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History of the Area


Camperdown was an early estate located between Grose Farm (along Orphan School Creek, which was earlier called Grose Farm Creek) on its eastern side, and Johnson's Creek to the west. 

The hill to the east side of Orphan School Creek, upon which the building of the University of Sydney was commenced, was earlier known as Petersham Hill. 

At the southern part of the original Camperdown, the town of Newtown began to grow. That is where the highest part of the topography occurs, at St Stephens Church hill. 

Some of the first settlement was along Orphan School Creek valley in 1793, when nine huts were built for convict labourers who began felling trees for timber production for use in Sydney town. By 1819 the enlarged government 'stockade' here (perhaps near the position of the "watch house" shown on the below plan, or near where St John's College now stands) was able to accommodate over 100 convict workers. 

After 1801, the Female Orphan Institution of Sydney was granted lease holding income provision from much of this land. The western portion was granted to William Bligh after his arrival as new Governor in 1806 and Bligh named his grant Camperdown. The hospital opened in 1880 at Glebe Point as the Sydney Hospital for Sick Children by a group of concerned citizens worried about the health of the younger members of society in New South Wales. It soon out-grew the small building in which it was housed and had to move in 1906 to Camperdown, where it stayed for 89 years before relocating to its current location of Westmead in 1995 to better serve the growing population of western Sydney. (History above sourced from Wikipedia)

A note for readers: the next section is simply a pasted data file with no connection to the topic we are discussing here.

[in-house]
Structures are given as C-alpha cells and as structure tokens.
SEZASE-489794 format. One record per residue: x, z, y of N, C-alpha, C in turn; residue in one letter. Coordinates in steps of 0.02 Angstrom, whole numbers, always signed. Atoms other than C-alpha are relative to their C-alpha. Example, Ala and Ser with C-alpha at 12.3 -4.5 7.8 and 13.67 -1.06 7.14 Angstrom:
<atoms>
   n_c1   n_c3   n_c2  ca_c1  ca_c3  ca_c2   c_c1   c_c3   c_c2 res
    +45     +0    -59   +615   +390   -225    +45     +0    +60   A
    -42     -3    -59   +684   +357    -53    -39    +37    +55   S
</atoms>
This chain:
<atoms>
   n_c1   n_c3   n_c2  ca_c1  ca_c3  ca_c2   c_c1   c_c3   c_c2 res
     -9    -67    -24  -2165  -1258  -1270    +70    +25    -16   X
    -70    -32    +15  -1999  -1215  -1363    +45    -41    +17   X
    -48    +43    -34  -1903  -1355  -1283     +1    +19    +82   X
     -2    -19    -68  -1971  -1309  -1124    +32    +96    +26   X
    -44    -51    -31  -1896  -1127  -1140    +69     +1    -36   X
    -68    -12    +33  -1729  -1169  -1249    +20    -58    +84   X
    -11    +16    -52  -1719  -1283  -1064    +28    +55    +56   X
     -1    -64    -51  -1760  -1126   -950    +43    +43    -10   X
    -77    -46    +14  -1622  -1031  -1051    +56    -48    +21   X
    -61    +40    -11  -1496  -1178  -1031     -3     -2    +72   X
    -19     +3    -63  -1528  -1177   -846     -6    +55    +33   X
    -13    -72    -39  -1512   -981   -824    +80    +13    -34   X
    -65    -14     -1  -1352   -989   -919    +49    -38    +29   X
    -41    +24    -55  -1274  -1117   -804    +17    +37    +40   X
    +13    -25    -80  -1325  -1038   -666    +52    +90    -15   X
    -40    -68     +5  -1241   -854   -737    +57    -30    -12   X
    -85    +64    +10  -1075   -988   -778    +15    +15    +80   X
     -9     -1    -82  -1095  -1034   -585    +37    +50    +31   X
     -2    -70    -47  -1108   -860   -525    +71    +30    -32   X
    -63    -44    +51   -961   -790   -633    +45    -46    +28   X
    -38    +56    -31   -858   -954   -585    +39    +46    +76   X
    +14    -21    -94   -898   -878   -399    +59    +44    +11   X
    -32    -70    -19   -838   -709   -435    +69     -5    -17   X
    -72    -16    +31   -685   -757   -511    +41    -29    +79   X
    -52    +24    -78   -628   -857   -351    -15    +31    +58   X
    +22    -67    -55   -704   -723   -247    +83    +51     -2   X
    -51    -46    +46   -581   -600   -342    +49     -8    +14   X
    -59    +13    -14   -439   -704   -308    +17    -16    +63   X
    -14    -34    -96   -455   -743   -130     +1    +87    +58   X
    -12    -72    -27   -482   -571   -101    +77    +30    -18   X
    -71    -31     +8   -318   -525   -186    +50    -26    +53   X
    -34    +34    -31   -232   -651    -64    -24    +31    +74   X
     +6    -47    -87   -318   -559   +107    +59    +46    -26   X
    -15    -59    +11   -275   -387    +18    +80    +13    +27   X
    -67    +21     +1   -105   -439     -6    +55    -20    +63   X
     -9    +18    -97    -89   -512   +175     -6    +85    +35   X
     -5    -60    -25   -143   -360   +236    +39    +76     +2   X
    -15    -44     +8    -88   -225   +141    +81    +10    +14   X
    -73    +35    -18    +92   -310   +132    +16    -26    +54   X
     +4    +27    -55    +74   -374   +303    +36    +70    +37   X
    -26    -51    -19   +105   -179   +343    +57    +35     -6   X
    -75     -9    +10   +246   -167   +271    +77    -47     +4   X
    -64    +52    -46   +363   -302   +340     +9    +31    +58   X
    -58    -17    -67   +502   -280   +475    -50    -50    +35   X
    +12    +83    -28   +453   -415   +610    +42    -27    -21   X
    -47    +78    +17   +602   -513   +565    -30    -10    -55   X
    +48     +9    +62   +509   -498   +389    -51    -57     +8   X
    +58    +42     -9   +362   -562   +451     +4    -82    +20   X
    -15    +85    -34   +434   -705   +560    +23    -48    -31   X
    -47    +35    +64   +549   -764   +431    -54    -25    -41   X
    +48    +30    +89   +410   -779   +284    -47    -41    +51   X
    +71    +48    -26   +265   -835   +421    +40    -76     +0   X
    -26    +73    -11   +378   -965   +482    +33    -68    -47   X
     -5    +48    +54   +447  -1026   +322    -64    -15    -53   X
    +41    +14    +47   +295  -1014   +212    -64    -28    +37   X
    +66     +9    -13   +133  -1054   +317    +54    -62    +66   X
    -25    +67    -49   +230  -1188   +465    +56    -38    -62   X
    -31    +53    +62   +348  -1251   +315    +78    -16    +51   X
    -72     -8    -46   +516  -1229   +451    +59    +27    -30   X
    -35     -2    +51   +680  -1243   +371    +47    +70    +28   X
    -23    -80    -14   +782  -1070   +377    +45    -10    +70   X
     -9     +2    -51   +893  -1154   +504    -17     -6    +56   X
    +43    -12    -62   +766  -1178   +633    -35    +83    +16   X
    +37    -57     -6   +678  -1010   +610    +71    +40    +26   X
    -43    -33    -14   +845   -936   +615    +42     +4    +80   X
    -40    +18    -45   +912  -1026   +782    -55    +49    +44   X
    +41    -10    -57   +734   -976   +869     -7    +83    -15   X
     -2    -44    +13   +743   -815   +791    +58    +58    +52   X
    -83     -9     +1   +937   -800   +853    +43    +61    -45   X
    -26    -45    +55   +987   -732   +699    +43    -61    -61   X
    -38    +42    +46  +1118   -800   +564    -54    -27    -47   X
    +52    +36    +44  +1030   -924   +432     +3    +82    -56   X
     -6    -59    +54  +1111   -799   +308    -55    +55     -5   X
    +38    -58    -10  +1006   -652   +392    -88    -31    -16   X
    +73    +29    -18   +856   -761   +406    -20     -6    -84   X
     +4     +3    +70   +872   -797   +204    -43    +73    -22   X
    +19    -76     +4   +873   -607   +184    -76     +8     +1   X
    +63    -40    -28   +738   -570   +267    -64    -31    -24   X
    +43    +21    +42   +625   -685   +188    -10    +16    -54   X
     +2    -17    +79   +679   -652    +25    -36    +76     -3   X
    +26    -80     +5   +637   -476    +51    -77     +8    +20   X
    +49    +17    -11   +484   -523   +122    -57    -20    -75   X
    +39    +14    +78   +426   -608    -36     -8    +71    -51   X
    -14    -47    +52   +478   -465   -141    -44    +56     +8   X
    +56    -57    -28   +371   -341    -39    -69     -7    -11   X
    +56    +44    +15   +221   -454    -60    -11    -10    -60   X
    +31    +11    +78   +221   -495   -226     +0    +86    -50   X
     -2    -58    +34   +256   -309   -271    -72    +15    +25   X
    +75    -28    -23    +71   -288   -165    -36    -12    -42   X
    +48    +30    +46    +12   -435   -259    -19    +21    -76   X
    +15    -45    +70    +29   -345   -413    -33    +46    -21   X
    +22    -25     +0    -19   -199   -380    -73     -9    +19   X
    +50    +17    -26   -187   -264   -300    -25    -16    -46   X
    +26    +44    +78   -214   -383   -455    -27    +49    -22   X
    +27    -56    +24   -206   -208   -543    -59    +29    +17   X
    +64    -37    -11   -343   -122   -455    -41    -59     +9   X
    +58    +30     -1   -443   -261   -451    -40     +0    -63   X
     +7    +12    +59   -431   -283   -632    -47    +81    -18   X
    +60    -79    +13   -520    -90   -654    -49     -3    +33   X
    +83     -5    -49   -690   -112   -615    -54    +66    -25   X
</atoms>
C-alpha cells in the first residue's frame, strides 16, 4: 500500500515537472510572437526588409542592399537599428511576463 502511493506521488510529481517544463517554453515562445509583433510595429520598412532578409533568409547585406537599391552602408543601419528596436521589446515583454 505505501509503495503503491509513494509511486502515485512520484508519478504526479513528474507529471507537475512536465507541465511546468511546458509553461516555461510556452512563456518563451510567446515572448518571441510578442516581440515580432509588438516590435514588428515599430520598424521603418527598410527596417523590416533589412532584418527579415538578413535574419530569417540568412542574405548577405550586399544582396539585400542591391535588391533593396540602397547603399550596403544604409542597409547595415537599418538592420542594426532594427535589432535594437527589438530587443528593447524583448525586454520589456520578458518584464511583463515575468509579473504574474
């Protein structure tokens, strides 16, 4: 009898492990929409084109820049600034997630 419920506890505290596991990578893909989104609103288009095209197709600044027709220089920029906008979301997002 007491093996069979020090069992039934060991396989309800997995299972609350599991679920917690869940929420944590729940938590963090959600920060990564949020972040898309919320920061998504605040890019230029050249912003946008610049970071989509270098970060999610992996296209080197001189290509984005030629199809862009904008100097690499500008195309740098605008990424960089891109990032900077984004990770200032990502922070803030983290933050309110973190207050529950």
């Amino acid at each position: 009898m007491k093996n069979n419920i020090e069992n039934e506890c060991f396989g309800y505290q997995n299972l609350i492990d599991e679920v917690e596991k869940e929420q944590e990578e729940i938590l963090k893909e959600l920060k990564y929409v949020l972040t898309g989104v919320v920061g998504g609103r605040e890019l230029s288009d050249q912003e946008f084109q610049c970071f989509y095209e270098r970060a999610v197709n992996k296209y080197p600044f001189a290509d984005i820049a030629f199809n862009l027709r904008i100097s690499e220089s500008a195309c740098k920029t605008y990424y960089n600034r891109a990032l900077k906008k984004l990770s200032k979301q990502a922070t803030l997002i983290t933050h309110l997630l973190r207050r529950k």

Andrea Robertson (1948-2015)

A history of City Quarter would not be complete without mentioning Andrea. In 2004 she moved into the precinct from nearby Hereford Street bringing with her information of the area and the hospital as it was.

Immediately Andrea threw herself into community affairs and was Chair of her Strata and the Community Association for many years. She had the vision of a true community rather than a group of buildings bundled together and she worked with developers to achieve this. Her drive and initiative ensured the building of the pools, gyms and village green we enjoy today. 

Andrea's sudden death in April, 2015 deeply saddened the community. Her efforts here are seen everywhere we look and she has set in place high standards and much to which we residents can aspire. 

The best way we can maintain Andrea's memory is to take good care of City Quarter.

A memorial plaque in Andrea's honour was unveiled on the Village Green on August 16, 2015.
"inspirational within this community"